Two men work on the Bridge of Love (aka Suicide Bridge) in Algiers
© Imed Belabes
Two men work on the Bridge of Love (aka Suicide Bridge) in Algiers
Last updated: September 24, 2013

Algeria's controversial bridge of love

Banner Icon Activism Three journalists in Algiers have transformed what is considered an infamous “suicide bridge” in the Telemly area of the Algerian capital into a “bridge of love”. But the initiative has been greeted with mixed reactions.

Inspired by "Pont des Arts" in Paris, Algerian citizens are invited to place a lock with the names of loved ones onto the bridge as a symbol of unity within society. However, for many in a Muslim country, the subject of love is somewhat taboo. The love of the nation, the love of family and the love of friends are more welcomed than that of romantic love.

Yet, who is to say that this bridge cannot represent all of the differing aspects of what such an abstract term as love can mean? Religion and culture all too many times become intertwined and confused: one being used to explain the other, when in fact they are very different entities.

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Salafists have taken it upon themselves to try to remove love locks from the bridge, condemning the youth and society of Algeria to retracting backwards and following Western ideas and ideals rather than a strict Islamic way. Armed with pliers, they cut the padlocks at night, while furling Quranic inscriptions across the bridge's wall.

"The collision of politics, Islam and societal taboos create a river of unrest"

This has upset other citizens as well as the journalists who set up the initiative themselves. Journalist and co-organiser Mehdi Mhenni displayed his despondency, exclaiming that the Salafist reaction was typical of their stance; an attempt to trump what was meant to be positive by satanising a community-driven cause.

Reactions on Twitter also varied, where Algiers resident Karim stated: "For me, everyone should be free to express themselves as they please. It's about respecting and supporting one another's choices."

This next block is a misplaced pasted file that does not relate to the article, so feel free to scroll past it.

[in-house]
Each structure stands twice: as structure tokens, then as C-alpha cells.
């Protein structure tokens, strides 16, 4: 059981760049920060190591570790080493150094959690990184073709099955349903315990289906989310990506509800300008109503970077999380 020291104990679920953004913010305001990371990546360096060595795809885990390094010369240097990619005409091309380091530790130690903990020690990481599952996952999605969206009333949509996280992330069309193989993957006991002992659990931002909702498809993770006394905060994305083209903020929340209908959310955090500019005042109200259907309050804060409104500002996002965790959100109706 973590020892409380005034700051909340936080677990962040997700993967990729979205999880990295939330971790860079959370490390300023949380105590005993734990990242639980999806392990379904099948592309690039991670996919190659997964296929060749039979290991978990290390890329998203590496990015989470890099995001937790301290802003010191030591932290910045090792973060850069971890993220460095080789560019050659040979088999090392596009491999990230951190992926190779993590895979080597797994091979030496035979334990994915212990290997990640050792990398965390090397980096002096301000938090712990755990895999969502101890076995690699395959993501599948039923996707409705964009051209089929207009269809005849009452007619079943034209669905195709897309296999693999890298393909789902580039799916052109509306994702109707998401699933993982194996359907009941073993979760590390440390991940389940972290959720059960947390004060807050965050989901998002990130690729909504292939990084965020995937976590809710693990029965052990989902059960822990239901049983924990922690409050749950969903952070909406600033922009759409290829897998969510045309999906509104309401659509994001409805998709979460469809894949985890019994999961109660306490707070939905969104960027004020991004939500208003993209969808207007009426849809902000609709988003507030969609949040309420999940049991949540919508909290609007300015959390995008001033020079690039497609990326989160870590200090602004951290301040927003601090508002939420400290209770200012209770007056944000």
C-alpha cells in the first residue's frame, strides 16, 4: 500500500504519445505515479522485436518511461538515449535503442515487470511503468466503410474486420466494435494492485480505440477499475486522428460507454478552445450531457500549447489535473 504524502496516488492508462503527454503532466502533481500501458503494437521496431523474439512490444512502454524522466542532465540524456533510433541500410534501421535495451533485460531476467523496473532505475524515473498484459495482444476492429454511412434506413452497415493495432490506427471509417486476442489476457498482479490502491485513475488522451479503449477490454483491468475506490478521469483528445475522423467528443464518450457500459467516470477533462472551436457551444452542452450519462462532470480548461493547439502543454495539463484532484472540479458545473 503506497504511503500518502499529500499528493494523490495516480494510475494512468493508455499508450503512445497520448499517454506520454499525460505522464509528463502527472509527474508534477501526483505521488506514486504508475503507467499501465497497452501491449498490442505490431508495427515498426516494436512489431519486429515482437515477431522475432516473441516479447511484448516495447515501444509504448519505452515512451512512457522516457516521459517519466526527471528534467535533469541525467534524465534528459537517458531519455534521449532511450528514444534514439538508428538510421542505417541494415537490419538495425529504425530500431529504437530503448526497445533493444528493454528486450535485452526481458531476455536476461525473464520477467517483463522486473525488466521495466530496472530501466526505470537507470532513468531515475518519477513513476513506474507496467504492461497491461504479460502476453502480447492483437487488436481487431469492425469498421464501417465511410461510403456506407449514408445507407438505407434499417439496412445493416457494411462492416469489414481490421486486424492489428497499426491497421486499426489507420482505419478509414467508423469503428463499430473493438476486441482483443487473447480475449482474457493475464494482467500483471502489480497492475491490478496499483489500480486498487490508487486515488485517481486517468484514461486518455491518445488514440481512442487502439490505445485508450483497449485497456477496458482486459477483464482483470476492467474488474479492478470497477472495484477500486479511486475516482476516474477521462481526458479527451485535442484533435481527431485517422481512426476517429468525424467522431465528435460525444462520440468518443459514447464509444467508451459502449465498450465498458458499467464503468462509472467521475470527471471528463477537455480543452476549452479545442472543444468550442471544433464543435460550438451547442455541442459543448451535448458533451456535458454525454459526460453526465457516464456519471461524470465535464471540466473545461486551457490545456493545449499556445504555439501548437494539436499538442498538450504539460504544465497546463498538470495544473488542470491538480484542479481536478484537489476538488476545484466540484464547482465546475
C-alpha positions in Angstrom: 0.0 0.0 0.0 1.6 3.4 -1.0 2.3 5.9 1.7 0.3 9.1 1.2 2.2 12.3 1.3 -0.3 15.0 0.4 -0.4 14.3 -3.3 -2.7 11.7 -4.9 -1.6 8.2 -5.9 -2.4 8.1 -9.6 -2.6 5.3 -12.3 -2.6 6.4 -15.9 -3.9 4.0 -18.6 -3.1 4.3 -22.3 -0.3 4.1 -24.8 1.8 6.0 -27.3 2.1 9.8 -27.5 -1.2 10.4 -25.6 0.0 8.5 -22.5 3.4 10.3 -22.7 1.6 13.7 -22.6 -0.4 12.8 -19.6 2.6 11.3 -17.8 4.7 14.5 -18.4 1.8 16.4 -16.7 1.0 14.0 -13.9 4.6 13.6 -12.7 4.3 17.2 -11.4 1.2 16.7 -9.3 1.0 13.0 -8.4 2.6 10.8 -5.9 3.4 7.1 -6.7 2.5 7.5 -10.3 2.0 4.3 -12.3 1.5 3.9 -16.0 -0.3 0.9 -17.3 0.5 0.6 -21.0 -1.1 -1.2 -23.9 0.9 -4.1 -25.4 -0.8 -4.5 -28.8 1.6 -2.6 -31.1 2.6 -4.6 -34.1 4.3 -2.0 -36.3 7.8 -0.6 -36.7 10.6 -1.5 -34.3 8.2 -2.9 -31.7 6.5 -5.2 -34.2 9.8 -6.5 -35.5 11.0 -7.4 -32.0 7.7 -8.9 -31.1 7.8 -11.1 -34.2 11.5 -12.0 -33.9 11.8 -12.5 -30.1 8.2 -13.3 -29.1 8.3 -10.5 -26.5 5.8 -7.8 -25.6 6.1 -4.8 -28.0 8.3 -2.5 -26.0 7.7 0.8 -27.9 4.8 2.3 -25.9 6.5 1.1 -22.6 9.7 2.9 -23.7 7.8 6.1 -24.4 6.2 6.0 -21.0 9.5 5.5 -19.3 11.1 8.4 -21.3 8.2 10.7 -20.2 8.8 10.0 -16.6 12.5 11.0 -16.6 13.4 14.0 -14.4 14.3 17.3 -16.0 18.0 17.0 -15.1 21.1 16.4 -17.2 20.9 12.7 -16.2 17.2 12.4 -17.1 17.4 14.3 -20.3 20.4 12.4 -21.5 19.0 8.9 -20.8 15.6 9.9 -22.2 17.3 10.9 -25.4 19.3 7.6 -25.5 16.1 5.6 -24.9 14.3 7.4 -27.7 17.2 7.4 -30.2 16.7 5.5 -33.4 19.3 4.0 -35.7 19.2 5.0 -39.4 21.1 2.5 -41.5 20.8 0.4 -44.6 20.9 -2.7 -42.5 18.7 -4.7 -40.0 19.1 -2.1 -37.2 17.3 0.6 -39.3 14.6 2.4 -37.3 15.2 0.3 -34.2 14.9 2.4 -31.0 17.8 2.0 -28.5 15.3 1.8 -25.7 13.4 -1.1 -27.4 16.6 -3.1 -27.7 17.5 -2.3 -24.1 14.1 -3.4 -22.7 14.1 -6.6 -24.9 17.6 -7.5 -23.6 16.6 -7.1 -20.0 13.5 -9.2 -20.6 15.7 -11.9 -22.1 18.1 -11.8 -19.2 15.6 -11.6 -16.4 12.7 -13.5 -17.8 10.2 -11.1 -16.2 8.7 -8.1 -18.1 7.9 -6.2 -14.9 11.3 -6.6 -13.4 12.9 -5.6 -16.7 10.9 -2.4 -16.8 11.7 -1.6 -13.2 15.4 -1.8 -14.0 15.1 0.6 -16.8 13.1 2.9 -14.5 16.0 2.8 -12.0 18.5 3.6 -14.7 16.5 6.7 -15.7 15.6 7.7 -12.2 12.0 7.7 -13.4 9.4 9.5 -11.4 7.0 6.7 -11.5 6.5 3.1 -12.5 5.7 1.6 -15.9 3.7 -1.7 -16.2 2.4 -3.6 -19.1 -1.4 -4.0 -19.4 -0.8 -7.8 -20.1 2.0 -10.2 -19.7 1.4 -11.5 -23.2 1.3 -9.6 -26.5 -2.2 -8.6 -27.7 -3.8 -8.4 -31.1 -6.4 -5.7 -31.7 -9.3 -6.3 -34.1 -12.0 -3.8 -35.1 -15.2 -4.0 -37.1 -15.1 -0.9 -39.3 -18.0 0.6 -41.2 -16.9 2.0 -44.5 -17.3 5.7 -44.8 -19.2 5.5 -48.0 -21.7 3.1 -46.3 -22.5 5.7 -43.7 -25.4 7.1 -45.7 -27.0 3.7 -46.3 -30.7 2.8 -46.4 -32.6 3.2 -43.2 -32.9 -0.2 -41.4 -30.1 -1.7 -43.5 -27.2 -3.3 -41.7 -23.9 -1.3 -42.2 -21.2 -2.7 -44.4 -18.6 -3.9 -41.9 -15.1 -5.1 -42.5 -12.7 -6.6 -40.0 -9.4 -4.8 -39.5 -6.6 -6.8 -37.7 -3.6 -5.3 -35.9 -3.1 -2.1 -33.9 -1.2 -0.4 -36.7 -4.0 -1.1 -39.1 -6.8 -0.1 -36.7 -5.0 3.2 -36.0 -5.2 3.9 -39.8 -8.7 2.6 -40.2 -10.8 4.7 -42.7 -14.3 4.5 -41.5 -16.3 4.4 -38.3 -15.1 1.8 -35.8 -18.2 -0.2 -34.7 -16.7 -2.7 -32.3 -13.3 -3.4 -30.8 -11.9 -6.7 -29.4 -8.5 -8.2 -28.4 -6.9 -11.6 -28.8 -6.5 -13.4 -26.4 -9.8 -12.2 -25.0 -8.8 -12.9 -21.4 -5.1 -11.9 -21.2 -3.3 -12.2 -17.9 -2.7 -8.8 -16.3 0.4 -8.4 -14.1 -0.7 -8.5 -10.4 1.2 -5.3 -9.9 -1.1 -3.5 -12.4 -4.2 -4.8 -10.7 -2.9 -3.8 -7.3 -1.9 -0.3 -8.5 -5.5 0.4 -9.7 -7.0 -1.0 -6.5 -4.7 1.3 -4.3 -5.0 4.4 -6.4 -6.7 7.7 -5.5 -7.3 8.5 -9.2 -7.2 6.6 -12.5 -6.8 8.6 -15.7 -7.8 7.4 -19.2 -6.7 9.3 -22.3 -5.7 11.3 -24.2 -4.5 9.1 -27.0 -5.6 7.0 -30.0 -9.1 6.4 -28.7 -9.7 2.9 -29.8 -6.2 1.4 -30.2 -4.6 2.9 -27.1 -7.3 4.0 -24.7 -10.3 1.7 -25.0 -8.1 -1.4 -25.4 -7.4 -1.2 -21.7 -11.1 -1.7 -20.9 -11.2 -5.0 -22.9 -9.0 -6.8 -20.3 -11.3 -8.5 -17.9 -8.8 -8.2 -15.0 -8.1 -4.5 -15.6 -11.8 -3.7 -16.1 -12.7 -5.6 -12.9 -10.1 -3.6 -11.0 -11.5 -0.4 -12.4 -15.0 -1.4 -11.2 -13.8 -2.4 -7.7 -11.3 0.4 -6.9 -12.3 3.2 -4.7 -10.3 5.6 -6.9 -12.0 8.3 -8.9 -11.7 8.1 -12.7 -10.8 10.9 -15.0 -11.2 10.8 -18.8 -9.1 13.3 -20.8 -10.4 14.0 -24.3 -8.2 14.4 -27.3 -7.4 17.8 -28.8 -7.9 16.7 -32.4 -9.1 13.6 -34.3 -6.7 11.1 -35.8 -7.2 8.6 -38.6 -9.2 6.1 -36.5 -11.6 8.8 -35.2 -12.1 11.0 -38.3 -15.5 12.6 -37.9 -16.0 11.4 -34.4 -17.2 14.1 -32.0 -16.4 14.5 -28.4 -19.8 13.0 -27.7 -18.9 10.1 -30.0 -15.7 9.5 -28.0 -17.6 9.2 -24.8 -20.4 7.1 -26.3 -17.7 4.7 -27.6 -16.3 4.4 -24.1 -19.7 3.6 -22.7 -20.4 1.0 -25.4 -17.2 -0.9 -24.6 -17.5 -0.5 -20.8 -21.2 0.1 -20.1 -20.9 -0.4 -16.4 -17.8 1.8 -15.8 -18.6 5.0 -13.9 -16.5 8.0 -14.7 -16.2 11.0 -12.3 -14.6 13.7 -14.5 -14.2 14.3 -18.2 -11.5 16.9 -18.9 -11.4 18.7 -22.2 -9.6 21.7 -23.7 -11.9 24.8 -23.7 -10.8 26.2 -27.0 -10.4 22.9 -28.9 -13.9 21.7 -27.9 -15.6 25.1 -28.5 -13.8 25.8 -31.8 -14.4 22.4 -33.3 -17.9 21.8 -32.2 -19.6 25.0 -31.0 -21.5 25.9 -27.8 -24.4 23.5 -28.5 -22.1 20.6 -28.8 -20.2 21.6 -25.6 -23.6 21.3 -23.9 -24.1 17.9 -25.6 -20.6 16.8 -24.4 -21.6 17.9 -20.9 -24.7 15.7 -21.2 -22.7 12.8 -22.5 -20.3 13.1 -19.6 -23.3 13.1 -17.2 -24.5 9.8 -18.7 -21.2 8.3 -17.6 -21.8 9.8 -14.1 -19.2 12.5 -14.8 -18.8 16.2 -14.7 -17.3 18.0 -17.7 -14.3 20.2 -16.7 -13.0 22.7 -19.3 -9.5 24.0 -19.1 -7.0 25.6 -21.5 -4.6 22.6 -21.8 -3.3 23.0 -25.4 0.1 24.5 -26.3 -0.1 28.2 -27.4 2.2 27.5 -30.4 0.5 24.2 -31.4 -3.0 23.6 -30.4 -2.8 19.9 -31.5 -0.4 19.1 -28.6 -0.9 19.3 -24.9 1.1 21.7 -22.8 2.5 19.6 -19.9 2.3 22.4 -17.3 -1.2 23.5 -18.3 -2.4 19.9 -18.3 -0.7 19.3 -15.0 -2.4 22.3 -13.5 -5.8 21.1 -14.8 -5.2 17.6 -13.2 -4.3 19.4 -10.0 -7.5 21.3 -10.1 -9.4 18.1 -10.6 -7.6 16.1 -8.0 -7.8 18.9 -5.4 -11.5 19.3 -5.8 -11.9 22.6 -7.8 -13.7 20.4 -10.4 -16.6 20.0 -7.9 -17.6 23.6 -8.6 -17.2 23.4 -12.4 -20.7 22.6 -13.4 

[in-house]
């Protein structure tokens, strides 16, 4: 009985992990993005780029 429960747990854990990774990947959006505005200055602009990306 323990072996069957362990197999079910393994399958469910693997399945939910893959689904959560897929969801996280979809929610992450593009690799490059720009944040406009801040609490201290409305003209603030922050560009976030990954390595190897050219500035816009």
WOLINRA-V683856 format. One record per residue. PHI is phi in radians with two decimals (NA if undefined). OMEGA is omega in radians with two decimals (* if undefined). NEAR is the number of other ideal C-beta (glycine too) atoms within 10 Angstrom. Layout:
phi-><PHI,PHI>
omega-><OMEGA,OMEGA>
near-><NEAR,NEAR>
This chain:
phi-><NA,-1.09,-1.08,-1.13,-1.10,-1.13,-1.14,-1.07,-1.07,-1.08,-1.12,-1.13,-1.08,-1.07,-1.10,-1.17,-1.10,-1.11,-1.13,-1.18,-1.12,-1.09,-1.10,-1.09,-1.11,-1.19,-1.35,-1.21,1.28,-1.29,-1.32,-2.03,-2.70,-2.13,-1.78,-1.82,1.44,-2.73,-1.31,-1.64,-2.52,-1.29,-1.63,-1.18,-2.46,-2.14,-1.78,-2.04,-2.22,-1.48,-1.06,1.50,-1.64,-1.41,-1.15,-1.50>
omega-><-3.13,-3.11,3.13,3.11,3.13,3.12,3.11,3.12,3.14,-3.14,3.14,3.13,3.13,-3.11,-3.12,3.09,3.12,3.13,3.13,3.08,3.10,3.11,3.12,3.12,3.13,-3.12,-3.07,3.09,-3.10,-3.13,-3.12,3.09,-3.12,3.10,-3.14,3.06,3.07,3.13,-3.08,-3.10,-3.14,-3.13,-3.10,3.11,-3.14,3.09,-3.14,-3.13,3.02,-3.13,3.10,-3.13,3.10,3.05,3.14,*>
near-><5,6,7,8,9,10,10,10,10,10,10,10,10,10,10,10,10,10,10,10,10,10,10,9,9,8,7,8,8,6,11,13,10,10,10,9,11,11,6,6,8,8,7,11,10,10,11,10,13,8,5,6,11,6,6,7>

Interestingly, criticism has also been directed towards organisations such as Le Département du Renseignement et de la Sécurité (DRS), the secret information service of Algeria. Many believe that fear, outcry and propaganda is created purposely through what seems menial actions (as that of the Love Bridge) in order to keep Algerian society in line, not questioning too many authoritarian and governmental actions.

The DRS is believed to infiltrate and influence Islamist groups in the country. To what extent many of the local Islamist groups are secretly controlled by the military is an open question, but some recent records suggests that DRS influence over these extremist constellations is considerable.

The same can be said of the influence that the DRS has over media and press coverage in Algeria. Though no blatant censorship exists, media outlets in the country time and again accuse the government of using laws to control and edit what is shown in the mainstream.

Algeria lives by rumour and the collision of politics, Islam and societal taboos create a river of unrest that flows continuously with instability on all sides. With that in mind, it seems the bridge of love has become yet another symbol of a divided society.  

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Naila Missous-Kadry
Naila is a translator of Arabic, French and English. She also works as a freelance journalist, focusing primarily on the Middle East and North Africa.
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